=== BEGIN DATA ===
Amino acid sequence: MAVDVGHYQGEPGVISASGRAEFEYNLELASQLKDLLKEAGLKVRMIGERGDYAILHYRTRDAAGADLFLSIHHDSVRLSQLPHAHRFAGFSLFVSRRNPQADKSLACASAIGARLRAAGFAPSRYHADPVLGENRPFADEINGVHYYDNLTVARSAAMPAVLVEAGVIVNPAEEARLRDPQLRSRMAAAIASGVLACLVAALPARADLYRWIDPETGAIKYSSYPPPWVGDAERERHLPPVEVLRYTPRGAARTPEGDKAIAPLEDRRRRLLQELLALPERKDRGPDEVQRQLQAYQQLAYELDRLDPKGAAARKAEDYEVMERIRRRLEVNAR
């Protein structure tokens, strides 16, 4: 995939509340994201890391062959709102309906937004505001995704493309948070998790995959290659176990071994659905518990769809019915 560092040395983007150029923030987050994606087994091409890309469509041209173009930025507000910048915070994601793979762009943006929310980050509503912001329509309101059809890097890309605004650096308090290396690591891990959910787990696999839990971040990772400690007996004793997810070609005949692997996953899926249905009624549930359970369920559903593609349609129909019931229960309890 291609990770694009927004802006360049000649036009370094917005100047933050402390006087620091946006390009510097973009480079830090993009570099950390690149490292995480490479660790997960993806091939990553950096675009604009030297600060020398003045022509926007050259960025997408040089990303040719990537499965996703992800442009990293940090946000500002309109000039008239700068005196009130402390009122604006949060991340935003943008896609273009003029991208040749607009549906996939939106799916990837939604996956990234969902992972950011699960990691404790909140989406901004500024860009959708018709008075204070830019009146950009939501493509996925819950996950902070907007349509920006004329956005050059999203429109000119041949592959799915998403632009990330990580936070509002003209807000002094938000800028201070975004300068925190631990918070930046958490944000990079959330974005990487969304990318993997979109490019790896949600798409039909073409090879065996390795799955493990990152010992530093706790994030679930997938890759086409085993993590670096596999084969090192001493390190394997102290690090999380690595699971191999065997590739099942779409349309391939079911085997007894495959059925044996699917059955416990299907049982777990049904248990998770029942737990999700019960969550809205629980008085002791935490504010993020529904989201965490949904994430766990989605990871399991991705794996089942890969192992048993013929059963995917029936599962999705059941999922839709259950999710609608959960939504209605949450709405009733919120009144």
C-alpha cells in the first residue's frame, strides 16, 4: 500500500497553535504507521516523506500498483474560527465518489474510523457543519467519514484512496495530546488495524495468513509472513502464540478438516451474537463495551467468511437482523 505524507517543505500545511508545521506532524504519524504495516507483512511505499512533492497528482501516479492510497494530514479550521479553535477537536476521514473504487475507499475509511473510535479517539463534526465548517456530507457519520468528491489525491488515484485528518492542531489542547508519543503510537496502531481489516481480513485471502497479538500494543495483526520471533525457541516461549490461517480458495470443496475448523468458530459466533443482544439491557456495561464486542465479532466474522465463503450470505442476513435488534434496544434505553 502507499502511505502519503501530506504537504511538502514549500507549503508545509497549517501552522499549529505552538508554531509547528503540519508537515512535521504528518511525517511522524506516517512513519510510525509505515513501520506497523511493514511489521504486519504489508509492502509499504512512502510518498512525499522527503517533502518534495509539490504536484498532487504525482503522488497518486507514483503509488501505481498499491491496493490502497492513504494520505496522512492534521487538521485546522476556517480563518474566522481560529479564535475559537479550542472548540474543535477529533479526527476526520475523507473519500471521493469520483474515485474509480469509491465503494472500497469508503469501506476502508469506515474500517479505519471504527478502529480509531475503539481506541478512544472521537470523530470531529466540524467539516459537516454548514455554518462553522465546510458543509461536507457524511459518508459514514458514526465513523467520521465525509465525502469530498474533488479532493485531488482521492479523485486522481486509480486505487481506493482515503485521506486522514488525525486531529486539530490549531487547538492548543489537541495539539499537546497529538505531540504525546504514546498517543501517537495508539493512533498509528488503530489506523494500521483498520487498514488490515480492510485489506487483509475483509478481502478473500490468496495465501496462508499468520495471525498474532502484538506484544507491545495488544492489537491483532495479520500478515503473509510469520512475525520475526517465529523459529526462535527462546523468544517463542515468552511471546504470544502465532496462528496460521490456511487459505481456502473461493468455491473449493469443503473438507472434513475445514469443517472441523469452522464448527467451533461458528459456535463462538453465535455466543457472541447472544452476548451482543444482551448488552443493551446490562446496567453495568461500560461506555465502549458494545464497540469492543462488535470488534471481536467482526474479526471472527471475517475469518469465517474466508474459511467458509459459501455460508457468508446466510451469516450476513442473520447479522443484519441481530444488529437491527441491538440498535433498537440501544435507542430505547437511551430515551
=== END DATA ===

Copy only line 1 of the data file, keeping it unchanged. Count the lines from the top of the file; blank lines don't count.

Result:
Amino acid sequence: MAVDVGHYQGEPGVISASGRAEFEYNLELASQLKDLLKEAGLKVRMIGERGDYAILHYRTRDAAGADLFLSIHHDSVRLSQLPHAHRFAGFSLFVSRRNPQADKSLACASAIGARLRAAGFAPSRYHADPVLGENRPFADEINGVHYYDNLTVARSAAMPAVLVEAGVIVNPAEEARLRDPQLRSRMAAAIASGVLACLVAALPARADLYRWIDPETGAIKYSSYPPPWVGDAERERHLPPVEVLRYTPRGAARTPEGDKAIAPLEDRRRRLLQELLALPERKDRGPDEVQRQLQAYQQLAYELDRLDPKGAAARKAEDYEVMERIRRRLEVNAR